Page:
Jason Lutes: For the past year or so I've been in love with the work of Christophe Blain, a French cartoonist who has a couple of books -- Isaac the Pirate, and the must-read Western Gus and His Gang -- currently in translation. His stories are playful but grounded, built on real history and extensive research, but full of life and whimsy. My other favorite cartoonists are my students at the Center for Cartoon Studies, who amaze and inspire me on a regular basis.
I have drawn scripts written by other people, small things for DC Comics and some lesser-known indie stuff. For the most part they were unsatisfying experiences because I the writers and I had different approaches to the medium. However, The Fall, a crime story written by my old friend Ed Brubaker, drawn by me, and published by Drawn & Quarterly, was a satisfying collaboration in every respect. Sadly, it's currently out of print.
741: Berlin, like many comics, is a serial work that is also being collected into trade paperbacks along the way. Do you think there's any benefit to reading the work in one format or another: isssue-by-issue or in collections?
741: Berlin is coming to a close in the not-too-distant future. Do you have any projects in the queue?
741: During your talk at our Comics Fest last year, you mentioned that Herge's Tintin books have been a great inspiration. What other cartoonists and comics have influenced you?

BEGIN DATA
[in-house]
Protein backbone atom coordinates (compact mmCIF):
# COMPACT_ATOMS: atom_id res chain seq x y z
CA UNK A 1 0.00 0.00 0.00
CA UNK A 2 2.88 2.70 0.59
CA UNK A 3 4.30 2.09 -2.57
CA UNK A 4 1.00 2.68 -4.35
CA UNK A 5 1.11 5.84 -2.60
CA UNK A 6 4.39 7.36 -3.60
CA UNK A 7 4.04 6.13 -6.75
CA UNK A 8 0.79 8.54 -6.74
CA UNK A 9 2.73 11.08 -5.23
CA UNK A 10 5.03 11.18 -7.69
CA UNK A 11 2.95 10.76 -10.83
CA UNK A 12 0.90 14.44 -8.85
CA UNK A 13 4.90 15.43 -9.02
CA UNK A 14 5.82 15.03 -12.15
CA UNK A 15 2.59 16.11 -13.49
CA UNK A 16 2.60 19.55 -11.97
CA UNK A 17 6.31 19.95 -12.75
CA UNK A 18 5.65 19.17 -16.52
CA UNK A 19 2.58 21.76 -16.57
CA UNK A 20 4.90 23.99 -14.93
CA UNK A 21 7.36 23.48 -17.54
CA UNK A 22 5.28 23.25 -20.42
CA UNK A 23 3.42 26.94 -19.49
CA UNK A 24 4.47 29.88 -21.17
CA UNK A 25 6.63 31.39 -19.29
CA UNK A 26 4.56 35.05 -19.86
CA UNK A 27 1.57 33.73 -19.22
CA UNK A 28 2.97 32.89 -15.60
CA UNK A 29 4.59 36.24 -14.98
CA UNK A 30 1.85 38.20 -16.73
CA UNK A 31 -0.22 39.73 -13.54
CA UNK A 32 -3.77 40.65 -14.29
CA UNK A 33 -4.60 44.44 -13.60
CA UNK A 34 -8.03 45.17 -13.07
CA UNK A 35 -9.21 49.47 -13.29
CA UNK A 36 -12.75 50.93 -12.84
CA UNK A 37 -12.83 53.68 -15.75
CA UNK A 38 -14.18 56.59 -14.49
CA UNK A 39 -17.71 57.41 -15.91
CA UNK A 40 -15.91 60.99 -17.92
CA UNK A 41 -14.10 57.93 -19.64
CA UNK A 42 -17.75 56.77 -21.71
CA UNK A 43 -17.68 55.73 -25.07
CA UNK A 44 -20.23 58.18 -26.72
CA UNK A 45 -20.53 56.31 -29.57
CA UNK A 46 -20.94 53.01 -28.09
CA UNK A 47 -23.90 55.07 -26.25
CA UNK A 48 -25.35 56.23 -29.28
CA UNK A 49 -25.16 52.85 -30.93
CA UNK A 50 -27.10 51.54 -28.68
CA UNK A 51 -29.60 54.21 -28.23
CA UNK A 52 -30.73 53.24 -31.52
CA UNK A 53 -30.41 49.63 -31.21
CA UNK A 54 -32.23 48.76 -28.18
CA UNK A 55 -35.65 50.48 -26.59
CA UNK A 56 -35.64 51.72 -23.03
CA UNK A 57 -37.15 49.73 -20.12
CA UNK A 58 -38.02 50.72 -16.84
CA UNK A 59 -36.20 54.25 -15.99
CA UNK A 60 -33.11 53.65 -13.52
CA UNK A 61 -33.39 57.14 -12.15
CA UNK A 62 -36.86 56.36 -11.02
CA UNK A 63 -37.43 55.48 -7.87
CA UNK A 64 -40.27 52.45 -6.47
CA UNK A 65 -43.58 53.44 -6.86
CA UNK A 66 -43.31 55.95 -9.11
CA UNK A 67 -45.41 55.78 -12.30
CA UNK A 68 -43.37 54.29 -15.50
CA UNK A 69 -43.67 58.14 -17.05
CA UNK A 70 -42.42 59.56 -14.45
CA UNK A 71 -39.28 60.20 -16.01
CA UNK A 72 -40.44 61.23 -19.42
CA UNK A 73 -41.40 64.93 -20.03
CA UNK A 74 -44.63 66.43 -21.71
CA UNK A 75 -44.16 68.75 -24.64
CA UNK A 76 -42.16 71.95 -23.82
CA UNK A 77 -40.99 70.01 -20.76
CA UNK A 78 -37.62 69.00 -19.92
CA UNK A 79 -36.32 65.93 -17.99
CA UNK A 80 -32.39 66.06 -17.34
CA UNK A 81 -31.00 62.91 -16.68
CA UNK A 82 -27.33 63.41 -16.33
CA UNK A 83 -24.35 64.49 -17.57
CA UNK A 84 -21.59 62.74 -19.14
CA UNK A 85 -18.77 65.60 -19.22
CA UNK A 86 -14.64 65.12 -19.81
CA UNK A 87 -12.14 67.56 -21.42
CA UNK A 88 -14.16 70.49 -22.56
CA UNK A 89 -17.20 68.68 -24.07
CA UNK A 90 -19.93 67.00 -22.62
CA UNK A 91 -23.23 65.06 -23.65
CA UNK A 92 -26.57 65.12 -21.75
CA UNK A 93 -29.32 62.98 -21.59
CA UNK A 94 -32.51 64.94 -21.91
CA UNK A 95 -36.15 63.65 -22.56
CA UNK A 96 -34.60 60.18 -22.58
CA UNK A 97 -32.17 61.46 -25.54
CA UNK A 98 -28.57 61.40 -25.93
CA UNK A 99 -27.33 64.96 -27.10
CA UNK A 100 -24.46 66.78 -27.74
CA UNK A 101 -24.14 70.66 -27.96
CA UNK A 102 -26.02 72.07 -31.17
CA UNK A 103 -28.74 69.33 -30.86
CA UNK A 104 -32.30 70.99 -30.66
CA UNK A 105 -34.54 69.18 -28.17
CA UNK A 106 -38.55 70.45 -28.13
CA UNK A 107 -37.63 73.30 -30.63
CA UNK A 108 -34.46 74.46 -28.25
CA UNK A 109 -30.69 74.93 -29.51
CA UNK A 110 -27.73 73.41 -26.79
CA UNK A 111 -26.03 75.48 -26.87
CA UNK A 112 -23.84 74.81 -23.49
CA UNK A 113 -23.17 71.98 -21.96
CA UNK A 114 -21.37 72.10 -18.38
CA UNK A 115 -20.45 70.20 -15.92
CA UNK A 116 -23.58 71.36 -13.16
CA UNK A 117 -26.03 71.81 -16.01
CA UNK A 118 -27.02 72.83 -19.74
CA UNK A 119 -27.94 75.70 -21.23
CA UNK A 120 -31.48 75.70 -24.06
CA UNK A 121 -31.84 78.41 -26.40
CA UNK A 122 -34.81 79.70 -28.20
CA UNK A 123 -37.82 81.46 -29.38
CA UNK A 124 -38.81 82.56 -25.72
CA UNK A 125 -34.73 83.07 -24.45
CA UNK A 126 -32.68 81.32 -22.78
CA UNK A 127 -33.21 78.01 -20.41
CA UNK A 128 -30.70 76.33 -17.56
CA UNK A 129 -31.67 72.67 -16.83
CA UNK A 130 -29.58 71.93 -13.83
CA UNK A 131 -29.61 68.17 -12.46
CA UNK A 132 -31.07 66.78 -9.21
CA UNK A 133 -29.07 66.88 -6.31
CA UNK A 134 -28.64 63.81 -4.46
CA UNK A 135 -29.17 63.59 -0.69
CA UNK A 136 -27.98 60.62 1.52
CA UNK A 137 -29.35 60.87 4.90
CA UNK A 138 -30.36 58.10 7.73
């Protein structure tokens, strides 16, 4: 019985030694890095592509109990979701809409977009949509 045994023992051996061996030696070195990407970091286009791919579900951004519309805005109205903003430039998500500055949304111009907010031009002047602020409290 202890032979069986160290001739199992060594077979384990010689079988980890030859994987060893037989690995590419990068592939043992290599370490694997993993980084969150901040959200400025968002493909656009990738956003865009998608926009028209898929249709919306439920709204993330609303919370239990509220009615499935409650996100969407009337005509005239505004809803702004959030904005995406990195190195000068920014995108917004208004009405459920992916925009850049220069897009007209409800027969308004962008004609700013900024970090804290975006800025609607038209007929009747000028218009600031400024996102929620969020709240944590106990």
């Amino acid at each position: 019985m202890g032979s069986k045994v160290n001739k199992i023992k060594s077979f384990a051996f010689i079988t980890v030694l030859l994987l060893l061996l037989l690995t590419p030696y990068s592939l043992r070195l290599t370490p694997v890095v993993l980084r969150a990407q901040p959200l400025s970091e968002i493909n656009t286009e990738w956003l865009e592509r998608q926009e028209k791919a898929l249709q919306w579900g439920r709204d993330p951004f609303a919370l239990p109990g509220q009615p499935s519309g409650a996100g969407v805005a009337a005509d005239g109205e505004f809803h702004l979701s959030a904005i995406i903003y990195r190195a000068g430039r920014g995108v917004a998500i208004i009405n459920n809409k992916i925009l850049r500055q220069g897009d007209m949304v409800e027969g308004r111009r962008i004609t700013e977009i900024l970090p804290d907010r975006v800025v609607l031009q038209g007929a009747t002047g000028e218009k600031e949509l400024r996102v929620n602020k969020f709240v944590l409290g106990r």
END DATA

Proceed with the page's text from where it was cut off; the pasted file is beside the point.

JL: My biggest, earliest influences were Herge and Marvel Comics of the 1970s. Later, in my twenties, my ideas about comics were profoundly impacted by the work of Art Spiegelman, Chester Brown, David Mazzuchelli and Ben Katchor. Art showed me how to bridge my childhood love of the medium with my adult concerns as an artist, and Chester showed me how to achieve subtlety and nuance with comics.
741: You've been teaching at the Center for Cartoon Studies (CCS) for some time now. What subjects do you teach there?JL: I teach Cartooning Studio (our signature "boot camp," Comics 101 class), a writing class, and the senor thesis seminar. My approach is to take what I have found useful about my own practice, and find a way to make it useful to my students. For each class session, I try to follow a three-part recipe: one part didactic, one part experiment, and one part entertainment. The classes I teach are publication-based, which is fun, because that means everyone gets copies of everyone else's assignments. By the end of the spring semester I literally have a stack of 100 different comics -- from 8-page minicomics to 32-page, full-color comic books -- all produced during the previous nine months.
741: Any rising stars from CCS that we should keep an eye on?
741: Do you have any suggestions for those of us who are just getting started making comics? Any advice you'd give, for example, for someone working toward admission to CCS?
Portrait source: http://www.imgd.wpi.edu/speakers/index_2010s.html